The Trust’s Reply

Annie, the Information Officer at the Trust replied, saying –

It’s not the most straightforward thing to study as there is more to it than just the number of visits each type of bee makes to a flower. Bumblebees are much more effective and efficient pollinators compared to honeybees for a variety of reasons. Their hairy bodies attract and collect more pollen than honeybees, (which are much less hairy) therefore increasing the chance of pollination. As a group, bumblebees also visit a much wider variety of flowers – the 24 different species of bumblebee have different lengths of tongue and different feeding preferences, whereas the single species of honeybee in the UK has a very short tongue and so they only visit certain types of flower. 


Bumblebees are well adapted to cooler climates and therefore, are active earlier and later in the day than other types of bee. They forage even in poor weather when honeybees won’t leave their hive. Bumblebees also forage over greater distances, at colder temperatures and for longer hours during the day. Some research shows that bumblebees also forage over greater distances than other bees, and move between flowers more frequently. Bumblebees may also selectively forage on flowers that have a higher pollen content, as discussed in this 1994 study by Wilmer et. al. In this study, looking specifically at raspberry crops, the authors estimated that bumblebees were responsible for 60% of flower visits, and honeybees for most of the remainder. You can read the full study here.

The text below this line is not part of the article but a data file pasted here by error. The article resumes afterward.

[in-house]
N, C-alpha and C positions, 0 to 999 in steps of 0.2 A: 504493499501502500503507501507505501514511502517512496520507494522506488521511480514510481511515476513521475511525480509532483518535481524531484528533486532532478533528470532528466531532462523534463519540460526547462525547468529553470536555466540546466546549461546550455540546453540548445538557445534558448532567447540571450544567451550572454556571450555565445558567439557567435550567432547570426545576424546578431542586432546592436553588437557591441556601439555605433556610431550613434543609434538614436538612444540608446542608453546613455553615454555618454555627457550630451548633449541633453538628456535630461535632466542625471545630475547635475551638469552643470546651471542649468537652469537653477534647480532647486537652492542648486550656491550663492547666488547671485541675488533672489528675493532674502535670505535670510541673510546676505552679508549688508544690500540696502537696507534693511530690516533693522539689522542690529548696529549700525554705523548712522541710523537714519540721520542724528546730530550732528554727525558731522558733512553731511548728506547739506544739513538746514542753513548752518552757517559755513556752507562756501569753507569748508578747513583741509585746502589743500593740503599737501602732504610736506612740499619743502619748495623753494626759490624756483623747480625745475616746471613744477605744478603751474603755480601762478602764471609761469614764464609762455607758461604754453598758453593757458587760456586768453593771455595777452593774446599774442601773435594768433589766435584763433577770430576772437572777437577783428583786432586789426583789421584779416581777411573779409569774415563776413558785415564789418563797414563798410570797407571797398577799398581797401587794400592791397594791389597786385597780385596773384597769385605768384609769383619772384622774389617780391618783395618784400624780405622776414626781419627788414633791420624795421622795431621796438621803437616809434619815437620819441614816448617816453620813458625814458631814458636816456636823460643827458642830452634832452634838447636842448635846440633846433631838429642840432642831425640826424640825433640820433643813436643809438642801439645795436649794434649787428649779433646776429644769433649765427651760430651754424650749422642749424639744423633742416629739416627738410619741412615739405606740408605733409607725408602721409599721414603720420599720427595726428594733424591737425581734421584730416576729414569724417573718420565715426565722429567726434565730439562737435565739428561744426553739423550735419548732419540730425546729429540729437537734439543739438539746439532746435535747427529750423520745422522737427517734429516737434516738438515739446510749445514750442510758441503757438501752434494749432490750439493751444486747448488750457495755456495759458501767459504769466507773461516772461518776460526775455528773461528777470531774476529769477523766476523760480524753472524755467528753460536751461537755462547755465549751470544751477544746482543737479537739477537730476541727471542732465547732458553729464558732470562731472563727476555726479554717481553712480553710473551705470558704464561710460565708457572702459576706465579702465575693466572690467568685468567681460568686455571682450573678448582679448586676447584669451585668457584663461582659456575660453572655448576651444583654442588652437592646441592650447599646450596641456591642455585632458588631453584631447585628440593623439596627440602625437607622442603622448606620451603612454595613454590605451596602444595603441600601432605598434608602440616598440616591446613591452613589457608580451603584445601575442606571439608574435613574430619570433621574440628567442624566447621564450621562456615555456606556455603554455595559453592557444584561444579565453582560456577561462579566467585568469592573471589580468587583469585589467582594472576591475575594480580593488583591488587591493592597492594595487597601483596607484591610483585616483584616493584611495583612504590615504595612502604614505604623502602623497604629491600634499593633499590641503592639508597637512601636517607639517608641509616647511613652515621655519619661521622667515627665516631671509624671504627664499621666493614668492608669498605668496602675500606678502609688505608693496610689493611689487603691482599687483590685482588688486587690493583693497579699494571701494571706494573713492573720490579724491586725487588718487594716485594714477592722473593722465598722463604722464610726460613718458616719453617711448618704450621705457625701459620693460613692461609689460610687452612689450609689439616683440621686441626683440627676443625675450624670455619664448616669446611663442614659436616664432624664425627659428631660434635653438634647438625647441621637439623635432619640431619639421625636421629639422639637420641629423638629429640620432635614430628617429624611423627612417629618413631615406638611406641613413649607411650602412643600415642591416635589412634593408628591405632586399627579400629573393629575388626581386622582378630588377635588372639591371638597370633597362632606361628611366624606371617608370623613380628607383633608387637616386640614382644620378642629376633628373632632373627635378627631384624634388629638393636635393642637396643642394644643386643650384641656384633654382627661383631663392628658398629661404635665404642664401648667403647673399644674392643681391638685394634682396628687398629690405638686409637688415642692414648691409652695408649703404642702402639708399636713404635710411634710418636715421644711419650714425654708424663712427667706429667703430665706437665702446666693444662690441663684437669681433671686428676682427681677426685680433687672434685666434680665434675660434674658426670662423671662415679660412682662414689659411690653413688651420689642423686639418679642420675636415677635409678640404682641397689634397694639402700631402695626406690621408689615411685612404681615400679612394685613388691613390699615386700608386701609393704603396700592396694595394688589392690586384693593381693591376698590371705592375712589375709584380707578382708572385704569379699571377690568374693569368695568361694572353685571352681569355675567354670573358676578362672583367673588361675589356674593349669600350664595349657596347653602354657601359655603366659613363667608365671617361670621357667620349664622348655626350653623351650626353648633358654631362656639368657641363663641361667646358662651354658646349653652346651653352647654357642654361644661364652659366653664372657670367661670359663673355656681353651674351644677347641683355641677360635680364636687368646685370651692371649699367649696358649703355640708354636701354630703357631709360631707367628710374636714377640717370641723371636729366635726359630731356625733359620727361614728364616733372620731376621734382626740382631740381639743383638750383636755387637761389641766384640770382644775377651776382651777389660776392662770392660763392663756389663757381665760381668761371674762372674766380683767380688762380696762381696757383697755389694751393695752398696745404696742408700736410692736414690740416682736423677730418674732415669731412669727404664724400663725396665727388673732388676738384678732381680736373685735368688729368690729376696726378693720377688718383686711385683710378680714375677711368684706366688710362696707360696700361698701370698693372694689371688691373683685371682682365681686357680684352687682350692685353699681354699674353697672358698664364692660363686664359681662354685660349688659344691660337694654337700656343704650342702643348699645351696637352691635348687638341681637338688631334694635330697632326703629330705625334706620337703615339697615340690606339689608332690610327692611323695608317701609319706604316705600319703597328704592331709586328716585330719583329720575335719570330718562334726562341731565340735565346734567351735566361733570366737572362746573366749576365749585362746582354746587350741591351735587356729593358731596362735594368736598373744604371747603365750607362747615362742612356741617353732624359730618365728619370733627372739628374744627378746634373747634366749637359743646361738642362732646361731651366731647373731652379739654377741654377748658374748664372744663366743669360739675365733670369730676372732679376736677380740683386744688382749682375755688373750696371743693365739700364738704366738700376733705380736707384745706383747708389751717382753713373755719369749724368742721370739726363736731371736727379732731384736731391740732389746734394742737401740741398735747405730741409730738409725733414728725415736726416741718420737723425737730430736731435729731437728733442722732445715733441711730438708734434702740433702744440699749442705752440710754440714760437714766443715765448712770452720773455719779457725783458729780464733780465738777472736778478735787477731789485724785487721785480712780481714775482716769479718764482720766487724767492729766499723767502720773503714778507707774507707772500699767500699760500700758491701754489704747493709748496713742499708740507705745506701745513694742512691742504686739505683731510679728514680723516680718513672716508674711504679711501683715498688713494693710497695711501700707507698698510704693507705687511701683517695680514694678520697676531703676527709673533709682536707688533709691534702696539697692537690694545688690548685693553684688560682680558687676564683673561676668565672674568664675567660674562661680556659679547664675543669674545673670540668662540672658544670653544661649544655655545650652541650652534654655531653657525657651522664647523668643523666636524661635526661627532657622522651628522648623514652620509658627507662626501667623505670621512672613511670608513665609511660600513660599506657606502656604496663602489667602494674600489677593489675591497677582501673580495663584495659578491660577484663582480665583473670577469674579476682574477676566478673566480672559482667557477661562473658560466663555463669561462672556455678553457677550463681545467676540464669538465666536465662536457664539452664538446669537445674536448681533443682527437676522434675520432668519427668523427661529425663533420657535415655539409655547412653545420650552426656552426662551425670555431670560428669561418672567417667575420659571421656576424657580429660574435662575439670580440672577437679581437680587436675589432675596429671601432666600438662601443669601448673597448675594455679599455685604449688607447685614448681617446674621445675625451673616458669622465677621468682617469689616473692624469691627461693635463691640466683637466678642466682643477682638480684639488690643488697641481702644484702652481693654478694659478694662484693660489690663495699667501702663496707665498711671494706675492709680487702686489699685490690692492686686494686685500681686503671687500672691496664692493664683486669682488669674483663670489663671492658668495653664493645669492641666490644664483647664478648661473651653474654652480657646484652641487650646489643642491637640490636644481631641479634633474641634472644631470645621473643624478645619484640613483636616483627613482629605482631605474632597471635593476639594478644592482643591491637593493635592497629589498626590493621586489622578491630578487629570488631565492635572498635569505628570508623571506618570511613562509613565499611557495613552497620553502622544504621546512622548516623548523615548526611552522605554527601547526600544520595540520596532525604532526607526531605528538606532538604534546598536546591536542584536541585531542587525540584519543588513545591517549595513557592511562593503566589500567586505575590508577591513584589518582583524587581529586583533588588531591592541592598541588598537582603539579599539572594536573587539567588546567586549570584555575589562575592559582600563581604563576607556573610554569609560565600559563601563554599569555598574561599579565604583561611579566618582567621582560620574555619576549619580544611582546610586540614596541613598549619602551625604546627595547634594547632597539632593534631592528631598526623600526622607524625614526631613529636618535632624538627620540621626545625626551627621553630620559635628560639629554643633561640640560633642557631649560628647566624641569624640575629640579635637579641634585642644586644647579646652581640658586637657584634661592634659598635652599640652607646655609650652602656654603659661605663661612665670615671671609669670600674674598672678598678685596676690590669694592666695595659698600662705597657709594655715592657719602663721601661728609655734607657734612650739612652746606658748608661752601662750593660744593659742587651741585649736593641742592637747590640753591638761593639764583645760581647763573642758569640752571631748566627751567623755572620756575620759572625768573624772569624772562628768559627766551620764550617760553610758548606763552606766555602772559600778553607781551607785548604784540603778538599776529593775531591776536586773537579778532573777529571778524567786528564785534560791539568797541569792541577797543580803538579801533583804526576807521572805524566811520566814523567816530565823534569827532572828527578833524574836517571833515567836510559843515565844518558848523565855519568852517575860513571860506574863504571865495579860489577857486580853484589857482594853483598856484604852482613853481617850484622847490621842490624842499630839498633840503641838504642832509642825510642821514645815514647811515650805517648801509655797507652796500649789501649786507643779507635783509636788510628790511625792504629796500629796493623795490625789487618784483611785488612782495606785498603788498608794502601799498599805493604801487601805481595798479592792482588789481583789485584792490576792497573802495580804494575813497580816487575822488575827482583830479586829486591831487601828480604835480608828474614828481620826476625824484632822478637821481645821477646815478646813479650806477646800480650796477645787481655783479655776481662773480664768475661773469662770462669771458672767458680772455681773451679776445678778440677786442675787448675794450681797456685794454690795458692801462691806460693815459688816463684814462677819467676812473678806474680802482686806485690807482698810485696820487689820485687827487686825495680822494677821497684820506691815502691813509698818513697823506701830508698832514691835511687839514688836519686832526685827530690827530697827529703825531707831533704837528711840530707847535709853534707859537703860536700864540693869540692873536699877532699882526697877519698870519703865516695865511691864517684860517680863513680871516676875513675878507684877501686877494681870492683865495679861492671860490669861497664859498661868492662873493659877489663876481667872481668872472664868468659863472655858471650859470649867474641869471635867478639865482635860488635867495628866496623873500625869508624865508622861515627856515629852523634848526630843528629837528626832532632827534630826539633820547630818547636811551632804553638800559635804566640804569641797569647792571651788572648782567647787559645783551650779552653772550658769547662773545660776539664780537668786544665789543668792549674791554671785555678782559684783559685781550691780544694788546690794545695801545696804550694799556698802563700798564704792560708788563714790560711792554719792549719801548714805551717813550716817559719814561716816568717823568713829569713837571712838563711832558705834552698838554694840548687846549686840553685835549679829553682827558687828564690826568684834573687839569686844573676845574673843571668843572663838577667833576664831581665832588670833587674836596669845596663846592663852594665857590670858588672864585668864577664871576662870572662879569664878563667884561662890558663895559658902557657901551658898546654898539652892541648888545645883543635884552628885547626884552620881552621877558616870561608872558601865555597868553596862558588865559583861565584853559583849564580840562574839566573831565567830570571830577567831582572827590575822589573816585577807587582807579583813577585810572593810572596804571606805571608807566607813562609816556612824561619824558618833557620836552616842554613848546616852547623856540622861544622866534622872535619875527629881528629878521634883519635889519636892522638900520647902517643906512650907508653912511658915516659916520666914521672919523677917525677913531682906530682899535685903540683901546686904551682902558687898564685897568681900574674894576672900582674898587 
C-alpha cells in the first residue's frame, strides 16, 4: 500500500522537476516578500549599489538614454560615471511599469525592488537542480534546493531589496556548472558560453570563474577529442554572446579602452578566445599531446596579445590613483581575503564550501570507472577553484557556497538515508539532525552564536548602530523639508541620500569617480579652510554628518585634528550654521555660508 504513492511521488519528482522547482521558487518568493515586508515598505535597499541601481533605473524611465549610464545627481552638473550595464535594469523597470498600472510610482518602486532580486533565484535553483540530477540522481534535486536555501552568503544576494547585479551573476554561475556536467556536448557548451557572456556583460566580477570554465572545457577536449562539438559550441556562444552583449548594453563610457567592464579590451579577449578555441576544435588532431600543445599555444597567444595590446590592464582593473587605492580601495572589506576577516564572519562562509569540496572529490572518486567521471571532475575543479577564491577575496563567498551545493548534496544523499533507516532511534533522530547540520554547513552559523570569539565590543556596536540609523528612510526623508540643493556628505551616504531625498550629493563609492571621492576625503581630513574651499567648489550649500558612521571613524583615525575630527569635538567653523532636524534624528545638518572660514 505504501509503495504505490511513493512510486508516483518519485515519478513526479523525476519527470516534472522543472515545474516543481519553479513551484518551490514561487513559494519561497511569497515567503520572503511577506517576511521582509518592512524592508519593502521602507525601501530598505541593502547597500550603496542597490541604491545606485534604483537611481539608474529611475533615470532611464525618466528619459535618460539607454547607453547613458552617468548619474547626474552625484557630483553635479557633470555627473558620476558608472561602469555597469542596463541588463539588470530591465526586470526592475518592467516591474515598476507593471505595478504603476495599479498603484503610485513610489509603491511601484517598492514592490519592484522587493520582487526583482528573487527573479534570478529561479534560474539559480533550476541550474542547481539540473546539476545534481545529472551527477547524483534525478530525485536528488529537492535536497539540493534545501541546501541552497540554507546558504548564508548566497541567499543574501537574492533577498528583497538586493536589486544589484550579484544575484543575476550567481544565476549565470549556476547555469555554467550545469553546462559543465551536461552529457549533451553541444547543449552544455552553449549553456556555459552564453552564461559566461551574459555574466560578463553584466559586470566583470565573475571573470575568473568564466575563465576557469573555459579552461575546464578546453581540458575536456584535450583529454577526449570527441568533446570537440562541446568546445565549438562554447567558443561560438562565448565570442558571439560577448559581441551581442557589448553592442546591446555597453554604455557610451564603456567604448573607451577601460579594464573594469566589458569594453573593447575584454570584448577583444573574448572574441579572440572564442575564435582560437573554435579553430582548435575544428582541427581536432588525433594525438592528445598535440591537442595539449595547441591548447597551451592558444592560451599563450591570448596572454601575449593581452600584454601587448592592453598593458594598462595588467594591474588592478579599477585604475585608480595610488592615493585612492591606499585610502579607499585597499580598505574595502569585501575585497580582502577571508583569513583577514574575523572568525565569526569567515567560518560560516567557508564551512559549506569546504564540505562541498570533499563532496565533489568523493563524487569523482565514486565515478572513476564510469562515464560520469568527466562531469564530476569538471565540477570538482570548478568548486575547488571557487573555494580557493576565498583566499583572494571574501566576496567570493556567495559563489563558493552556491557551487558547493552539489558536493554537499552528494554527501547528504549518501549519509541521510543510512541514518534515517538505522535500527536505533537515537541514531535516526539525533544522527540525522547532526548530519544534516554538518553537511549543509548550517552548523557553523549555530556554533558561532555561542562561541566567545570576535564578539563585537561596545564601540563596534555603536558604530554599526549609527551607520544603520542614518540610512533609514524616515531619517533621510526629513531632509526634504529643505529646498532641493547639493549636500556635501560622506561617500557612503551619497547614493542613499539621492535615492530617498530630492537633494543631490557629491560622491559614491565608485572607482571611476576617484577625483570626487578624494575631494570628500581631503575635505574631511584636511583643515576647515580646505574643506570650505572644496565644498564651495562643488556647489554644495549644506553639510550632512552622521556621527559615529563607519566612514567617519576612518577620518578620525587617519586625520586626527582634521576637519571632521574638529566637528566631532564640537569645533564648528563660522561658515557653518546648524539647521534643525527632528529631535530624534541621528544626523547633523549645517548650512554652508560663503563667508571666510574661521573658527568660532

As well as this, bumblebees are also the only insects in the UK that can pollinate certain types of flower, producing tomatoes and other fruits in the nightshade family, through a behaviour called ‘buzz pollination’, which honeybees are unable to do.

Animals Pollinate Three Quarters Of Plants Worldwide

Around three quarters (estimates range from 67% to 96%) of plants across the world are pollinated by animals (this includes insects, bats, birds and other pollinators). The remainder are likely to be wind-pollinated (as with many grasses and cereal plants). As you rightly suggest, this varies by country. A study by Professor Jeff Ollerton found that an average of 78% of plants are pollinated by animals in temperate regions (where it’s likely that insects are doing most of this work), and 94% of tropical plants are pollinated by animals. In tropical regions, you are more likely to find non-insect pollinators such as fruit bats or hummingbirds.